The big climbdown: is it just an empty PR exercise?


By Kenneth Roy

The Press and Journal, the most successful Scottish daily newspaper, perhaps destined to be the only one left, was responsible for the celebrated billboard bringing news of the sinking of the Titanic to the people of Aberdeen: ‘North-east man dies at sea’. Sadly, it appears unlikely that any such billboard was ever distributed.

With the regrettable striking from the record of the mythical drowning man of Inverurie, we must look elsewhere for outstanding examples of this minor art form. As it happens I encountered one a few days ago in the streets of Ayrshire. It was not in the same class as the north-east man who failed to die at sea, but it was pretty good all the same:


Like all the best billboards, this one was memorable for its absence of wasted words. Lord Leveson couldn’t have done it. Marcel Proust couldn’t have done it. The person who writes Fiona Hyslop’s letters couldn’t have done it. It would be even better set to music. But what does it mean? I’ll attempt a deconstruction.

The words Creative Scotland are only too familiar. This is the name of a national arts funding agency set up by the Scottish Government in July 2010. The placing of the word ‘now’ is significant. It seems to denote some change of heart or, at any rate, policy on the part of Creative Scotland. Finally, there is that strange phrase about ‘putting artists first’. Here we stumble on a difficulty. If Creative Scotland is only now getting around to putting artists first, who or what was it putting first before last weekend?

The clues to solving this mystery are contained in an interview with the newly appointed chairman of Creative Scotland, Sir Sandy Crombie, back in the summer of 2010, when he used the word ‘investment’ to describe the funding of the arts. In the same interview he used the phrase ‘creative industries’ as a substitute for the arts. Sir Sandy spoke of ‘the contribution they can make to securing Scotland’s future success’.

On the same day, the Scottish Government helpfully produced figures claiming that these same ‘creative industries’ were worth £5bn to the Scottish economy and were employing 60,000 people. The culture secretary, Fiona Hyslop, was quoted in support of Sir Sandy’s mission statements with an exhortation to the creative industries to ‘achieve more’. With less (she added quickly).

The language and the ethos of the arts in Scotland were thus transformed overnight. It was no longer enough that artists should write, act, sing, make music, paint and do all those other things that artists do. They were now functionaries in an industrial process and any support they received from the state was contingent upon ‘success’, a success which would be measured in terms of its value to the economy. Furthermore they were to think of themselves as an ‘investment’ with an obligation to deliver a return. This was the world of bankers, not artists, and there were three bankers on the board of Creative Scotland, including Sir Sandy himself, though very few artists.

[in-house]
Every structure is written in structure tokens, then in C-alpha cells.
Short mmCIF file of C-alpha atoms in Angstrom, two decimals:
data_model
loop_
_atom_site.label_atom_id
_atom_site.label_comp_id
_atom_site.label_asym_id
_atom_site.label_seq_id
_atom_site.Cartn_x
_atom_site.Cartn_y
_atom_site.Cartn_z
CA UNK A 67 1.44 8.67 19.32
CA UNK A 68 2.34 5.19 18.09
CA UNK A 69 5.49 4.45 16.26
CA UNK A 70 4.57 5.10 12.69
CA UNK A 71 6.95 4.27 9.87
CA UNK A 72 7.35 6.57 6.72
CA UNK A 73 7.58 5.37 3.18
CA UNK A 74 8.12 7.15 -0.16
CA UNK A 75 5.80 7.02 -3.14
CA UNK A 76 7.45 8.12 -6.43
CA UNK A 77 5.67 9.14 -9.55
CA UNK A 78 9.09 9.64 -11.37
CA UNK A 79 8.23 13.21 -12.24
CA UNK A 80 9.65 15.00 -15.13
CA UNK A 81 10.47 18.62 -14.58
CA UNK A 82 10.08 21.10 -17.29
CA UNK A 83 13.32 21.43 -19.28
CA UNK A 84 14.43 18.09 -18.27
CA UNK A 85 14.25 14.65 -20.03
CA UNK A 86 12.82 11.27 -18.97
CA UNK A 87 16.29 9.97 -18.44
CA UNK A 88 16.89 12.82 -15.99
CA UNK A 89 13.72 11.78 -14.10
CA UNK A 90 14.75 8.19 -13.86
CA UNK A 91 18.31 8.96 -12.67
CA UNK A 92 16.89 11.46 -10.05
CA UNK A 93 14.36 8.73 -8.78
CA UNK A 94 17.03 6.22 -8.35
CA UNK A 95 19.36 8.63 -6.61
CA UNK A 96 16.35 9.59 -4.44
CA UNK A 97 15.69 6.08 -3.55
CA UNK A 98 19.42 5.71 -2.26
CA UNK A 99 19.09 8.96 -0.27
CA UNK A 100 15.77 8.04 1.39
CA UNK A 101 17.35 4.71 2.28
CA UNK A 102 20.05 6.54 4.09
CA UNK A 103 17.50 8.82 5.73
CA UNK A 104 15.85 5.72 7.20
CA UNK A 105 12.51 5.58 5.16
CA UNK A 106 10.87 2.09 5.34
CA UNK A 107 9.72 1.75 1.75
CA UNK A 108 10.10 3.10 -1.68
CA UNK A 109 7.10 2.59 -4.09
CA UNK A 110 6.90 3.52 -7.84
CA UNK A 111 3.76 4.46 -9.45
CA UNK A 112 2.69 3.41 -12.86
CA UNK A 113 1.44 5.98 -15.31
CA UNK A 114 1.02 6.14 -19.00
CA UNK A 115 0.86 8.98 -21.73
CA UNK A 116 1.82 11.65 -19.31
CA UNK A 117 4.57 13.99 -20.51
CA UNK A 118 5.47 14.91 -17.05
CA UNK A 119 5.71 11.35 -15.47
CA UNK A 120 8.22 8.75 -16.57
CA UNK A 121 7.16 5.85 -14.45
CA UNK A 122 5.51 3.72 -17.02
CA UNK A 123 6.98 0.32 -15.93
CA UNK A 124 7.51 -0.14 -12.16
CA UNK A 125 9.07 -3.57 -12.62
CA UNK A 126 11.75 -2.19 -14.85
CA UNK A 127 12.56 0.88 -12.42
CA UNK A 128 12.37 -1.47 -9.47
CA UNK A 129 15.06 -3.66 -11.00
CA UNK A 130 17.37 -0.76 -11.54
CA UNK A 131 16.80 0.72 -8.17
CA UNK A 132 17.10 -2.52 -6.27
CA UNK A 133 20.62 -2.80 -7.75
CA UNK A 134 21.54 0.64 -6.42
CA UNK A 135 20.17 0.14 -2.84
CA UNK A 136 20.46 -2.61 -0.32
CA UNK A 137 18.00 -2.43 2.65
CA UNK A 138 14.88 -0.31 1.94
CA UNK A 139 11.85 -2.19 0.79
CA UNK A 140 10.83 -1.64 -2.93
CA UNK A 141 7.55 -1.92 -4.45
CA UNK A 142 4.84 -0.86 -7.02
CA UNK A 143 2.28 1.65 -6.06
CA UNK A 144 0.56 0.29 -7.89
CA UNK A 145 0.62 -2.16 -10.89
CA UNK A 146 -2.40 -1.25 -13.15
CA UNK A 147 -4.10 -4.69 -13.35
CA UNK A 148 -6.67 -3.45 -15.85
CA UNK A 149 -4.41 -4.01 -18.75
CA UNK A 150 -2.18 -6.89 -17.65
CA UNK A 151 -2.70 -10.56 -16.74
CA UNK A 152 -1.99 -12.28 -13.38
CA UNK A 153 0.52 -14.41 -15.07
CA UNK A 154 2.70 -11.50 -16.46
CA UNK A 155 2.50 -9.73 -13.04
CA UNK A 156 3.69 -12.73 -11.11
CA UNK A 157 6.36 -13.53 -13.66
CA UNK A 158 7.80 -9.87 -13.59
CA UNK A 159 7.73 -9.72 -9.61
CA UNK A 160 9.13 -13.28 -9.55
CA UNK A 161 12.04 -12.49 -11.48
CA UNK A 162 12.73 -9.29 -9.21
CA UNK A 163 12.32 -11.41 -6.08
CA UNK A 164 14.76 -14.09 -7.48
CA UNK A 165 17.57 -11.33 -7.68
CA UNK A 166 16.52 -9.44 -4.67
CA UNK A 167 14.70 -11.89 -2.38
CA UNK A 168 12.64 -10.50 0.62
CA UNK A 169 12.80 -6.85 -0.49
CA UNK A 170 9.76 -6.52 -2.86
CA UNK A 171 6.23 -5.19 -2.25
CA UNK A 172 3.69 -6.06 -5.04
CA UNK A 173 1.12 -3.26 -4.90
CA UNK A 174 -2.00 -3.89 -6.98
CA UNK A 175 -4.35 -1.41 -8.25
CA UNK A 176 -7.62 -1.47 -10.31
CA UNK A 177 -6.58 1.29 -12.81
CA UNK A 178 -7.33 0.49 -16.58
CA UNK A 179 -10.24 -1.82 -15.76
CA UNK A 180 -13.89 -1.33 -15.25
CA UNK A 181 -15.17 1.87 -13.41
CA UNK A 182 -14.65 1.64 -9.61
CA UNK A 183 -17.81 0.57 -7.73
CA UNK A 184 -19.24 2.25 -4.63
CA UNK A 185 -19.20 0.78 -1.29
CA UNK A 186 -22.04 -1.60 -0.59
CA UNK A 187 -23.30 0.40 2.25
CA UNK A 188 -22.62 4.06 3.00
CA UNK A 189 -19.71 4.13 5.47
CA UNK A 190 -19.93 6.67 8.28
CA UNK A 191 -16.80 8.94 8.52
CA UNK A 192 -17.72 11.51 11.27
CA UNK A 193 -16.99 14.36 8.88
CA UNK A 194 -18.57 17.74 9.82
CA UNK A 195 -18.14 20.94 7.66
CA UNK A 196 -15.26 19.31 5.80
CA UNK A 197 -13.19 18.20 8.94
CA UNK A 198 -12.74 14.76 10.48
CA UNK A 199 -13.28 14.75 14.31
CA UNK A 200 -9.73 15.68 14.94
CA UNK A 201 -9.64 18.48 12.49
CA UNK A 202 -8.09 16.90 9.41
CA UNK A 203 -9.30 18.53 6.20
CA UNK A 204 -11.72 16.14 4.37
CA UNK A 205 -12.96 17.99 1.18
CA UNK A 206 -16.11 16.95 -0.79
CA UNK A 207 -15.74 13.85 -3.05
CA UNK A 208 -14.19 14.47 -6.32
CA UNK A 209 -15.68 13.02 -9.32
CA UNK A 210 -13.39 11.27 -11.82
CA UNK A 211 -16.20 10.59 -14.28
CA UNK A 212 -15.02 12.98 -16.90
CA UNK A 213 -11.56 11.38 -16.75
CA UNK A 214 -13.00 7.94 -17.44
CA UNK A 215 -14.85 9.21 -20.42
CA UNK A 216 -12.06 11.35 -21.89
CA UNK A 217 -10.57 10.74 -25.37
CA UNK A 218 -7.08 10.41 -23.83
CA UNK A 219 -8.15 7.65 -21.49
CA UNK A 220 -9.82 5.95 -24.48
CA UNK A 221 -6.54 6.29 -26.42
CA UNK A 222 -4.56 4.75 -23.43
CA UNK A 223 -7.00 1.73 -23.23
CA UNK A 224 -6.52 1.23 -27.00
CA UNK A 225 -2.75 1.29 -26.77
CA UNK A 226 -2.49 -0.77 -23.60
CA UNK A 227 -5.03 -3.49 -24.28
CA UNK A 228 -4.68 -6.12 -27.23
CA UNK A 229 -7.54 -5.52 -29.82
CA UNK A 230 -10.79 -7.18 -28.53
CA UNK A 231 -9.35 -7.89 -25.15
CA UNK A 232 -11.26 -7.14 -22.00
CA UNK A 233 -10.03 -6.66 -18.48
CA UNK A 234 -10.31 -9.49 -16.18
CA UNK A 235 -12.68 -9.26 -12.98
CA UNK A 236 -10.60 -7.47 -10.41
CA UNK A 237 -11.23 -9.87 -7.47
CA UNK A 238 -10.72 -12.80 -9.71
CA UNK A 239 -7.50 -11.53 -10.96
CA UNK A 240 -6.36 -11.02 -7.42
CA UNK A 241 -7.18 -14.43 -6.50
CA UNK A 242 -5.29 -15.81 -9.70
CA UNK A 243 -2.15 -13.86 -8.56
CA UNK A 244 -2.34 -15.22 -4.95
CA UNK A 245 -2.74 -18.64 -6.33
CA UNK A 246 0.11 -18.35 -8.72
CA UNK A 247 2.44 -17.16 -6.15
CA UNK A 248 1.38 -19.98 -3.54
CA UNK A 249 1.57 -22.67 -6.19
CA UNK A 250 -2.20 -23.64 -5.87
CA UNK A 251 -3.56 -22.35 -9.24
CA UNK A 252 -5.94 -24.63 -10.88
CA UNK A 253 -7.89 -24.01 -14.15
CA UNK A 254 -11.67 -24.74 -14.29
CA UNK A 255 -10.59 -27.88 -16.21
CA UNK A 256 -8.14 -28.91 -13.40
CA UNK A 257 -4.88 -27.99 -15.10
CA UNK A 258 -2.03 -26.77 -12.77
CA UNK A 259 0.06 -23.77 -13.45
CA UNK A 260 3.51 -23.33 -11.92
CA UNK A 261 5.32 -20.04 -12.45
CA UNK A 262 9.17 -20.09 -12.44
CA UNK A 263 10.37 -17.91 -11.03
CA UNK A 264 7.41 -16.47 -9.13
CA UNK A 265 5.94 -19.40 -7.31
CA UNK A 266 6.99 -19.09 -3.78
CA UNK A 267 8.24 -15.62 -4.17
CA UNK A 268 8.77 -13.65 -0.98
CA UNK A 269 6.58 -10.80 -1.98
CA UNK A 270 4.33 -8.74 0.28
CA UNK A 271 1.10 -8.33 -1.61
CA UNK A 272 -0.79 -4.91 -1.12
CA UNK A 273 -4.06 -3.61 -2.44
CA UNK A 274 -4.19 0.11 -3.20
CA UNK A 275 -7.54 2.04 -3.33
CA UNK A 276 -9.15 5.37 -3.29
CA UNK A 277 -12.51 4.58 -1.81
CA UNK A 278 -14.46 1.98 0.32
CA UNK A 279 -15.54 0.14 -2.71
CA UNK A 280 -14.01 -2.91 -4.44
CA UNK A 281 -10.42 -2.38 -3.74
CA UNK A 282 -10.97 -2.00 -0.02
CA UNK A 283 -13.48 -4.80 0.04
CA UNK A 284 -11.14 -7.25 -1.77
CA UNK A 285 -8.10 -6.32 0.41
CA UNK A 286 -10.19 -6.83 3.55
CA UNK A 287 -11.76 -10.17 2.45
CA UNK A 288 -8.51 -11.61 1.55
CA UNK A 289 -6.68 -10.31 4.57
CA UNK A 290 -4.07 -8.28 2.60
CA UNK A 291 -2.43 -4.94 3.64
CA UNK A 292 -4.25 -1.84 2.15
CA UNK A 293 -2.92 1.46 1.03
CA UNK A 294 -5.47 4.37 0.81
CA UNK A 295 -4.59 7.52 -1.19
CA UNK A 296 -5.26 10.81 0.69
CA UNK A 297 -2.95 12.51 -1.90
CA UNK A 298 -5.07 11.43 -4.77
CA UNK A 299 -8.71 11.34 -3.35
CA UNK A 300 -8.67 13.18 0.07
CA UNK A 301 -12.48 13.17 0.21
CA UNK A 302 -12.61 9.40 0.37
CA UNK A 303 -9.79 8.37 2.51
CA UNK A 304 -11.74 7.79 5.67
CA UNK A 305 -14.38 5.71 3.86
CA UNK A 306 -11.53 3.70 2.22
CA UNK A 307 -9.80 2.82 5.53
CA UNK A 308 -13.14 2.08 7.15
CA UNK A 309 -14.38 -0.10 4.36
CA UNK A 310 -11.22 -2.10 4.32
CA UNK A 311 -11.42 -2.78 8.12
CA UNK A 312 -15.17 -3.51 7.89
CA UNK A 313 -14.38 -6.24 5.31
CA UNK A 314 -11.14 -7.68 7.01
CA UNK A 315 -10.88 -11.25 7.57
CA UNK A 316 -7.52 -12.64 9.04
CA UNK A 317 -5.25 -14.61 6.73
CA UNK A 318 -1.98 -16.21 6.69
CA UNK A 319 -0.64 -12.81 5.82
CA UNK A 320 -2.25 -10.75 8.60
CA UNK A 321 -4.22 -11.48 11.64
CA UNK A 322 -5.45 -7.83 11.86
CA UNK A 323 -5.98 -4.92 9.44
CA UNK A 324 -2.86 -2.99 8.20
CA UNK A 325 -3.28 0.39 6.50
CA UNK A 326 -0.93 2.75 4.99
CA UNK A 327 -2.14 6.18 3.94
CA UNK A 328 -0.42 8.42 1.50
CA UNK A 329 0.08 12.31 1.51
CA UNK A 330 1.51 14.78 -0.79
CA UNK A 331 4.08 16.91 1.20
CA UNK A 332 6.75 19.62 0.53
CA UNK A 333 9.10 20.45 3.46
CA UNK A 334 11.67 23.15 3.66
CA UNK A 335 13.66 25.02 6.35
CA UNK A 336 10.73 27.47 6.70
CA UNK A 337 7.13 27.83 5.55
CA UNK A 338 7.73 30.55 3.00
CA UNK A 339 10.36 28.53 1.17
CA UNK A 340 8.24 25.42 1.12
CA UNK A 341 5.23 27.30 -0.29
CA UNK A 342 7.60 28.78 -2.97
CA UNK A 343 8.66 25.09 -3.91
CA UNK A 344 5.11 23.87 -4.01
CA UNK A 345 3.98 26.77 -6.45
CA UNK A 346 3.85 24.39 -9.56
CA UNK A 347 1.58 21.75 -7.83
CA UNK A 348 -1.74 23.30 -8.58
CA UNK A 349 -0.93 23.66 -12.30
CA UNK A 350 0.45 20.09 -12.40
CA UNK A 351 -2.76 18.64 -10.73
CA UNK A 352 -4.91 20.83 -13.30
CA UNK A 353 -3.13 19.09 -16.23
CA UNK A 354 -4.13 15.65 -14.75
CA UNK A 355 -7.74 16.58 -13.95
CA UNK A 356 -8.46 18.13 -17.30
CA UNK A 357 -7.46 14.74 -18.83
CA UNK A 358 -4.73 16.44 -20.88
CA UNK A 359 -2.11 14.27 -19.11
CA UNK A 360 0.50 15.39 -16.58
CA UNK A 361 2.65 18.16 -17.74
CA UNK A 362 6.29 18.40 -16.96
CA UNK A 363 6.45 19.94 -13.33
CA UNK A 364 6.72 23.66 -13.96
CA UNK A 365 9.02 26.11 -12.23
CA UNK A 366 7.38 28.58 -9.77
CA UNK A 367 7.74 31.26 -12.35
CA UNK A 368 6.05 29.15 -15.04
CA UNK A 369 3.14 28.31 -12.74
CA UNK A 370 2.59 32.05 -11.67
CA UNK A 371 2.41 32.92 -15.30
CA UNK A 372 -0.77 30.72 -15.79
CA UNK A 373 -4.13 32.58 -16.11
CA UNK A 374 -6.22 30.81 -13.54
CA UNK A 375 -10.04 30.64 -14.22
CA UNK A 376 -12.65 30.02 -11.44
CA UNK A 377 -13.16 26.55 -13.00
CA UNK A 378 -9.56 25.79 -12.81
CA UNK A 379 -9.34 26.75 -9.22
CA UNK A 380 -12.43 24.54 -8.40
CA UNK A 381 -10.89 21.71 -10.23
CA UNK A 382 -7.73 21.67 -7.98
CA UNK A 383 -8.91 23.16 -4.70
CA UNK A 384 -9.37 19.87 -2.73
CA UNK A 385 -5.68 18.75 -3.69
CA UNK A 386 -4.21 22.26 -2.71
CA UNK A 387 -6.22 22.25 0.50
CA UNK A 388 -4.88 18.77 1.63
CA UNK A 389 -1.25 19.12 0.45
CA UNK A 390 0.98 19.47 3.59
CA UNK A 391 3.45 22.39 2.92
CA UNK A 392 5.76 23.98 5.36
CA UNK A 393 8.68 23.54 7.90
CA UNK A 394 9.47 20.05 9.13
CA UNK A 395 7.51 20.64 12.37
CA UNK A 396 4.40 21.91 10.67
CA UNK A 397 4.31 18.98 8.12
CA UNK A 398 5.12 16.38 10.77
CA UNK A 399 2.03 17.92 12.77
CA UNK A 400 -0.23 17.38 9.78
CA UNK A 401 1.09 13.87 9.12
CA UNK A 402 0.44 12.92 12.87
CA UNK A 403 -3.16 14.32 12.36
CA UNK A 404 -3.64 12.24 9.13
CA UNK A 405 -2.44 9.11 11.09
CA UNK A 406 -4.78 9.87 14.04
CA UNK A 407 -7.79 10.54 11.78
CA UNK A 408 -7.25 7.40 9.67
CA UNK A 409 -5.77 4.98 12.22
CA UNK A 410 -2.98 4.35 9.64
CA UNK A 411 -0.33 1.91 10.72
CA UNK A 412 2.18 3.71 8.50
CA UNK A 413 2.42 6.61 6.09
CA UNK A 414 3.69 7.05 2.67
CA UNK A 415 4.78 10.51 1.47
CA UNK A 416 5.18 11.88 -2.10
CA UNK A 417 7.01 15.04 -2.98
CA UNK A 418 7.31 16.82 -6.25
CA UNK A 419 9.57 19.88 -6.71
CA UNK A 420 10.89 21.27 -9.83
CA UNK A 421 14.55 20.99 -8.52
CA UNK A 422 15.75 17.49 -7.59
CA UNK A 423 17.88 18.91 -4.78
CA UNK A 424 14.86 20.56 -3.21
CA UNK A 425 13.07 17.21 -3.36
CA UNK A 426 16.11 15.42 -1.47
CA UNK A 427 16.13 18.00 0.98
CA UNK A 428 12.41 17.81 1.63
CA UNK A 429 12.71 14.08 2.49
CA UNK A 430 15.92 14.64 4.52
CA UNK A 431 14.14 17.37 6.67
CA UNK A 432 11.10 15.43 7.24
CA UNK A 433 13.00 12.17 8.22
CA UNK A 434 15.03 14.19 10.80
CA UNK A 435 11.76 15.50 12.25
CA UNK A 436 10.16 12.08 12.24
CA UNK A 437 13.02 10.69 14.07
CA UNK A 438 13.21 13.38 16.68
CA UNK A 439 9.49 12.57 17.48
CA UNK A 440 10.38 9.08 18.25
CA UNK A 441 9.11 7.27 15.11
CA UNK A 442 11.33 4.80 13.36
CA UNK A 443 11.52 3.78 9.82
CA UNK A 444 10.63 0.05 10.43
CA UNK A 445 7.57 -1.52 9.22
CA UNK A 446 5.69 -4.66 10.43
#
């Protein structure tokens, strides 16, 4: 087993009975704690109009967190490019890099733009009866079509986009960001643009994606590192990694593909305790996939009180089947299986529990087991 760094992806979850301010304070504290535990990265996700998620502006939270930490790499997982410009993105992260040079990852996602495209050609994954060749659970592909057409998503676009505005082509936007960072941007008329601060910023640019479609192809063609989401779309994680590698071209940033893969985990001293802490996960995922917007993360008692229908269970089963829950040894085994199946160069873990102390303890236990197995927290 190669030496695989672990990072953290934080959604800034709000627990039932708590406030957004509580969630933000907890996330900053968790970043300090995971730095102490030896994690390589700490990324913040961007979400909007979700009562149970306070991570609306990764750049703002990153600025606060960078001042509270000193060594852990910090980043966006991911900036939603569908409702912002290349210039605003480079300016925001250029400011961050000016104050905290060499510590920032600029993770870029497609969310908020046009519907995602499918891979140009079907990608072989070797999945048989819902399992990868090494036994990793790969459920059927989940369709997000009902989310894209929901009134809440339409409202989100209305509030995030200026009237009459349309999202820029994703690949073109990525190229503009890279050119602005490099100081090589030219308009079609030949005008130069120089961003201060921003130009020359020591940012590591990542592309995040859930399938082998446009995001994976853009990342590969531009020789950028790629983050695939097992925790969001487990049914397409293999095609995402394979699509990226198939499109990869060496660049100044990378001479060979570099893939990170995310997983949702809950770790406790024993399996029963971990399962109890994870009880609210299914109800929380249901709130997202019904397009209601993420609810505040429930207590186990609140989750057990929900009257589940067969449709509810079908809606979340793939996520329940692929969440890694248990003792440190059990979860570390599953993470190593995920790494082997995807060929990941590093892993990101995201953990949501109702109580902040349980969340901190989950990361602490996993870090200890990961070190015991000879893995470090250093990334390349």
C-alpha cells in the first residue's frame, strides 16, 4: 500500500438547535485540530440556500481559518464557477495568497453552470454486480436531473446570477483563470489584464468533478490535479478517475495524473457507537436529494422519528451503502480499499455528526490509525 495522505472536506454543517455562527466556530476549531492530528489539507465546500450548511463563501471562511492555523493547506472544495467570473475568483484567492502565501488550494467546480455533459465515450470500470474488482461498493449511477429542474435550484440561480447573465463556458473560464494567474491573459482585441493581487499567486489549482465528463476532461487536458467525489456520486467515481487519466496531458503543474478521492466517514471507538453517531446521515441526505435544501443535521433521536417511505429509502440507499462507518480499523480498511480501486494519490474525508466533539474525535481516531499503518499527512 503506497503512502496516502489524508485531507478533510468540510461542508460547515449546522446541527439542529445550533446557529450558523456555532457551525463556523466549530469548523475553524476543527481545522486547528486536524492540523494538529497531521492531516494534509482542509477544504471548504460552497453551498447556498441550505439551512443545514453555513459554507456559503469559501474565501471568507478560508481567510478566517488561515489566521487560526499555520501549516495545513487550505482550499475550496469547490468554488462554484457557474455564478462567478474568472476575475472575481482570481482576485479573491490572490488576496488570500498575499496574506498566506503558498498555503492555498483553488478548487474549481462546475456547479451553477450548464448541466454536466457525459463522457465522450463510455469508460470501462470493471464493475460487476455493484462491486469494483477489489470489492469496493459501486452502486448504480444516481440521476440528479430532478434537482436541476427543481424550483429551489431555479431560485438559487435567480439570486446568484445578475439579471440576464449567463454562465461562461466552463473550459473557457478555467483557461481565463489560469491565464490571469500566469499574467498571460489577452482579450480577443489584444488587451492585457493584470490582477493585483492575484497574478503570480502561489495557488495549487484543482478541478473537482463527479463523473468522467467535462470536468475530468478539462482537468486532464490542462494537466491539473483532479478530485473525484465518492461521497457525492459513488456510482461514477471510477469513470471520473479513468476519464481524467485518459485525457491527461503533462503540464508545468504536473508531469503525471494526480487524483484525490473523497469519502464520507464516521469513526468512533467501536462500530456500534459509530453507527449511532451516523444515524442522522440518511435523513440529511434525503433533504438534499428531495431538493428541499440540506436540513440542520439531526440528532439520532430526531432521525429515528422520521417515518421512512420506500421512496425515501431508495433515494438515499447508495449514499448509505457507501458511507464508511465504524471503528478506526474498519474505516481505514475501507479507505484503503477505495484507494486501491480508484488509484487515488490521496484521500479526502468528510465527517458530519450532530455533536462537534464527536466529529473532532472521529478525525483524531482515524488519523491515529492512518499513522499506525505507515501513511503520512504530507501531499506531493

But it was rather worse than that – or better, depending on your point of view. The artists of Scotland were required to regard themselves as patriots, contributors to the country’s ‘future success’. The old idea that artists subsidised by an enlightened state could be risky, dangerous people, and not in the least patriotic except when it suited them, which it didn’t often, had disappeared within hours. In the new ideology of artistic compliance, there was no right to mystify, to challenge, or to fail. None of that was bankable.

The new ideology had what the Scotsman tactfully described as a ‘corporate feel’. When I started firing off editorials contesting it as early as September 2010, an arts correspondent from a national newspaper came on the phone to ask if there was any significance in the timing of these attacks. Well, there was still a bit of room for manoeuvre.

Robin Harper tabled a motion in the Scottish Parliament raising my concerns – I didn’t ask him to do this; being a good man he just did it – and proposed that Creative Scotland should spend as little as possible on its own bureaucracy until there was an evaluation of what it existed to do. This sensible proposal was ignored: there was no evaluation. Fiona Hyslop and Sir Sandy had made up their minds and it was all aboard the Titanic, minus the man from the north-east.

Two and a half years later, there has been an amazing conversion. Creative Scotland is ‘putting artists first’. Artists are to be at ‘the heart of all we do’. There is no more talk of ‘investment’ and ‘success’. The patriotic requirement appears to have been abandoned with the rest of the crap. The word ‘support’ has been re-introduced. A new humility has been born.

Suspicions persist (of course). Peter Maxwell Davies said at the weekend that he hoped the apparent climbdown was not simply ‘an empty PR exercise’. The thought had occurred to me.

Why should we trust the board of Creative Scotland to have changed its tune? Everything of importance that seemed right to these people two and half years ago they have now turned on its head. The fluency with which one set of core principles has been ditched and replaced by another is impressive. Which set of principles do they really believe in? It is not possible to believe in both.

Yet, apart from the chief executive, Andrew Dixon, who was the mere agent of a misconceived strategy imposed from above, everyone sticks around. Sir Sandy and his board, who have presided over one of the most risible fiascos in Scottish public life since devolution, are deemed indispensable and there is no need to change a single name on the Christmas card list. It gives a whole new meaning to the season of goodwill.

Courtesy of Kenneth Roy and the Scottish Review